So what pops up in the eye of her mind when she gazes far into the future? Allaster answers, “As I look long term, the premier events are only going to get bigger. If we look at the last 20 to 30 years, the growth of the Grand Slams and the transformation of their venues have been just incredible. And there is a mirror image with our premier mandatory events. What I do see for us in women’s tennis is more from China. We are not in India yet but I do see women’s tennis long term in India. And we don’t have a major presence in the South American continent or Africa. So I see an opportunity longterm for women’s tennis everywhere, going to other parts of Asia Pacific territory and with continued growth in the Middle East.”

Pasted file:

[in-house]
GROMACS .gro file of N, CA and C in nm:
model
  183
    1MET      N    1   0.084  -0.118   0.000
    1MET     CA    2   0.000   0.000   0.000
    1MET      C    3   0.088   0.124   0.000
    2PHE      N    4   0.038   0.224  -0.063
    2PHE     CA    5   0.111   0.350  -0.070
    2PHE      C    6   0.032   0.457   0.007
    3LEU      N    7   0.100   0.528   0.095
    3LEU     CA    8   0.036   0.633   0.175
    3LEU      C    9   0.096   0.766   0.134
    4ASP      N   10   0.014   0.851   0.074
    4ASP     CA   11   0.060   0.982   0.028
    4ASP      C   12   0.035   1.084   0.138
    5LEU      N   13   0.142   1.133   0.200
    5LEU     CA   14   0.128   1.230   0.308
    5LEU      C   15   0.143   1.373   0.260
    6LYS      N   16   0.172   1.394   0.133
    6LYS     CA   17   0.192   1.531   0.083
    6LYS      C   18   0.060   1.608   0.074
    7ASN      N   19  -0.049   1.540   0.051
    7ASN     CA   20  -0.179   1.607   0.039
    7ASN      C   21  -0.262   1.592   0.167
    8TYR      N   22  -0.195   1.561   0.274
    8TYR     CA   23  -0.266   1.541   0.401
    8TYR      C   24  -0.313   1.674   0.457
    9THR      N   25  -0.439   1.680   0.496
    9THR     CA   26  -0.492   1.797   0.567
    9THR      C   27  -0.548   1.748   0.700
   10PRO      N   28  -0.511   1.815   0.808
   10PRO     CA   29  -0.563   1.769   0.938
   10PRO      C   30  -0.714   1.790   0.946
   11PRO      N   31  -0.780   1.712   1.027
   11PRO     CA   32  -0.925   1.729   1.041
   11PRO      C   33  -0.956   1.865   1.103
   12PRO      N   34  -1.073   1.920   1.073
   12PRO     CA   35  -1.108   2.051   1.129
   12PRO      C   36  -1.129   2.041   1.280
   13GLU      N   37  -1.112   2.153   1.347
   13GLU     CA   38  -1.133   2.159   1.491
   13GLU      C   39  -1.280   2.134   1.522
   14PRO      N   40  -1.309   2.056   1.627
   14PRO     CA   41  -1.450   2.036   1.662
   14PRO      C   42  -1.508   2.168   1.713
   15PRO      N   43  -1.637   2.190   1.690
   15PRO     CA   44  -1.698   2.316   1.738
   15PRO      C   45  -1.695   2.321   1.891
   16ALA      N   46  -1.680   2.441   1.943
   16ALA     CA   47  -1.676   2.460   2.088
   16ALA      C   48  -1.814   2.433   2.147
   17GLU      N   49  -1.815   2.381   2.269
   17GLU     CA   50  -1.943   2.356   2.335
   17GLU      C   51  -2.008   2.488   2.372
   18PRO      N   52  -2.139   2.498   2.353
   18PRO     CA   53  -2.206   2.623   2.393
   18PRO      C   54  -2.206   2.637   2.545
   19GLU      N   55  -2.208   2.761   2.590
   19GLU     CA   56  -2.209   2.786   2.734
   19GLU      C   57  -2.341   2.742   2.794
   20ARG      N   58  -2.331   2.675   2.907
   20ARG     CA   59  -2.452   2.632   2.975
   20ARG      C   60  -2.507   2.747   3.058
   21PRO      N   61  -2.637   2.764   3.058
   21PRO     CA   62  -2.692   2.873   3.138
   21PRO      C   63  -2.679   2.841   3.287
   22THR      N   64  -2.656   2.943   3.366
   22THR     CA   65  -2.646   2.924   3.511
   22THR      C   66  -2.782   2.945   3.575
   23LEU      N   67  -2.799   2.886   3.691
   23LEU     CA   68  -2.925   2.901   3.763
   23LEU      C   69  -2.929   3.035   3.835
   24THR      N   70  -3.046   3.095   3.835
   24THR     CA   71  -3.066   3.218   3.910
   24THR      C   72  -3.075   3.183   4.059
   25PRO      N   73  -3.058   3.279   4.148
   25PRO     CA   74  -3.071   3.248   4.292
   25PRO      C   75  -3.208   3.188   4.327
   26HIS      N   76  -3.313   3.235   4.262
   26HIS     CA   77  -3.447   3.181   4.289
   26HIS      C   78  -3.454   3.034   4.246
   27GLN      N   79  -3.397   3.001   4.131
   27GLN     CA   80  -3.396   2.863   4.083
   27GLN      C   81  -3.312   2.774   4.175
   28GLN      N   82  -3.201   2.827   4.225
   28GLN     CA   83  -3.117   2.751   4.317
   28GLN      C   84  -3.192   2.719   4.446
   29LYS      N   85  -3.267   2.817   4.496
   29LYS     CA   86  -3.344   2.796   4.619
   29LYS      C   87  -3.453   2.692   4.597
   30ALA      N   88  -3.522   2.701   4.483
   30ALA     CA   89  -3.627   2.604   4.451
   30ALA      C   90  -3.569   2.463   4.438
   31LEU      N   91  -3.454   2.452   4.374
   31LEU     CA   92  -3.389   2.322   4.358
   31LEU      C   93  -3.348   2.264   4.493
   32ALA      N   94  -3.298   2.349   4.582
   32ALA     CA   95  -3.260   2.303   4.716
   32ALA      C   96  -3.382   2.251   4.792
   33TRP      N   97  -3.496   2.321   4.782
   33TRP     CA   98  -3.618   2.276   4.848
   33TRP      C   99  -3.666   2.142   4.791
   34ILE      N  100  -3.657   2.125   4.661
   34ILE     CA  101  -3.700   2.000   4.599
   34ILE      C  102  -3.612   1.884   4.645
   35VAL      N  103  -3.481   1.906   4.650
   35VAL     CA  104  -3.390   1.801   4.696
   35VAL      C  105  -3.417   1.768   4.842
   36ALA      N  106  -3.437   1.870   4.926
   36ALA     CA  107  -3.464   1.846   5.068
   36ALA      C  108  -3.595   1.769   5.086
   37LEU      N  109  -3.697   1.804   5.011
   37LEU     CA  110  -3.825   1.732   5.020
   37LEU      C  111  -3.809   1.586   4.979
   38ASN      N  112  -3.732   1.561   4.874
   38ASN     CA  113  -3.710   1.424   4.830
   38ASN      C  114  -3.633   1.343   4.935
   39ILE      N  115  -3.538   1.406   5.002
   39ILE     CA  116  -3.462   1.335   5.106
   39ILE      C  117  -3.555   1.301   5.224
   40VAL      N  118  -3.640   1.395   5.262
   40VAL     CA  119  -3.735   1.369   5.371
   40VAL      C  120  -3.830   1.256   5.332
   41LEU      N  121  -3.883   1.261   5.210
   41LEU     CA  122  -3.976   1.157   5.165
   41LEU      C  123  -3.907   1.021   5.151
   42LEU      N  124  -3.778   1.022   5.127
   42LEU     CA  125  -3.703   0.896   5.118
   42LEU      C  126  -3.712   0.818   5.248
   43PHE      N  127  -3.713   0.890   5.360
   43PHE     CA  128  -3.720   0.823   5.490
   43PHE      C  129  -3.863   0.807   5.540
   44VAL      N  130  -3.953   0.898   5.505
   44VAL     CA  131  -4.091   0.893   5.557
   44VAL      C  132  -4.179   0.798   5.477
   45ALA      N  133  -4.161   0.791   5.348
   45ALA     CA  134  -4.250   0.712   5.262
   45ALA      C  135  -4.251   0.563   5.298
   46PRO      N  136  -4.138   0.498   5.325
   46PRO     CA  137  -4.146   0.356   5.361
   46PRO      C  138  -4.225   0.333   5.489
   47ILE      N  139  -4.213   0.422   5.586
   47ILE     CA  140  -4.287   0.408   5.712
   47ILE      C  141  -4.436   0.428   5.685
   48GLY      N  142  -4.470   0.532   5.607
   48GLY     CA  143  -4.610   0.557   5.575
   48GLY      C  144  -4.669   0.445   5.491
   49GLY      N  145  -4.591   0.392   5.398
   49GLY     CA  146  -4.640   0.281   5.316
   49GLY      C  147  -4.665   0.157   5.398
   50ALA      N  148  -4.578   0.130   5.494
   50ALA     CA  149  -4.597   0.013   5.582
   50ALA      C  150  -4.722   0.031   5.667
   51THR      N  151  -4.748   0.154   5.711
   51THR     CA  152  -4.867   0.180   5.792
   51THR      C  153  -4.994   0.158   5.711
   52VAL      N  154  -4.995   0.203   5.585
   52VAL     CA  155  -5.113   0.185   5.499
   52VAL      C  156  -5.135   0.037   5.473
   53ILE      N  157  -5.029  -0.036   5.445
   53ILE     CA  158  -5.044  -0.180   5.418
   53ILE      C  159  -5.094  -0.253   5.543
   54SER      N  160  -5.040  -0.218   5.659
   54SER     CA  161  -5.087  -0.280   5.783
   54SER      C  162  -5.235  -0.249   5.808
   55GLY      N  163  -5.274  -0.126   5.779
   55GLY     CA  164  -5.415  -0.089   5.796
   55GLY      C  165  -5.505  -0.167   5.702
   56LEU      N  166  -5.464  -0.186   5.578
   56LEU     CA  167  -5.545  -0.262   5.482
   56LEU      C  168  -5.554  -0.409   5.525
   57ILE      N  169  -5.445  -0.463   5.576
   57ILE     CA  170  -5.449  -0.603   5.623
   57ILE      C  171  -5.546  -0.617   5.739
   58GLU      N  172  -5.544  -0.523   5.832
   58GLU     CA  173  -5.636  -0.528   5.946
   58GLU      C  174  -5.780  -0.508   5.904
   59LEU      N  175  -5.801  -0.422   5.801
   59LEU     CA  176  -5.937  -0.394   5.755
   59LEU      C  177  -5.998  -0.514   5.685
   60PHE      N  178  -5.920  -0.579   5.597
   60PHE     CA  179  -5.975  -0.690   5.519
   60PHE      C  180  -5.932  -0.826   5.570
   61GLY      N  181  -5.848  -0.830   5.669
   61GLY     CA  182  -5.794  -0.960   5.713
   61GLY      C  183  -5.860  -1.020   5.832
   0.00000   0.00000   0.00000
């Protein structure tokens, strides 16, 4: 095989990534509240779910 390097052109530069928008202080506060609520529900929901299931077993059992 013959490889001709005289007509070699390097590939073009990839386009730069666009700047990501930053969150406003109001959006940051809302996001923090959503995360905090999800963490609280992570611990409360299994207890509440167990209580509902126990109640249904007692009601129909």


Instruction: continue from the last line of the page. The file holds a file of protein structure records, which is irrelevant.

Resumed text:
Stacey Allaster hopes to remain in her post for a long time to come. Her aspirations remain large. As she says, “I have a lot more I want to accomplish and I will continue to work with our members to grow the sport short term and position it for the long term. Hopefully the members will want to keep me around. I am committed to them. I also am fortunate to have people I can turn to. I know Larry Scott is only a phone call or an email away if ever I need him. Here in my office is a picture of Anne [Person Worcester] that I keep front and center. She has lived it as a woman leading this organization and she is truly one of the best promoters we have in the business. I keep in regular contact with Stephanie Tolleson, who built women’s tennis at IMG. She is an incredibly bright businesswoman. Billie Jean King is a confidante and consultant. To lead the organization that Billie Jean founded is incredible for me. And Peachy Kellmeyer is still on staff as a consultant after 37 years because any time I have an idea, she can turn to me and say, ‘Stacey, we tried that and this is why it didn’t work!’ So I am very fortunate to have a great network supporting me and sharing their knowledge with me as I try to make sure I am successful and the WTA is successful.”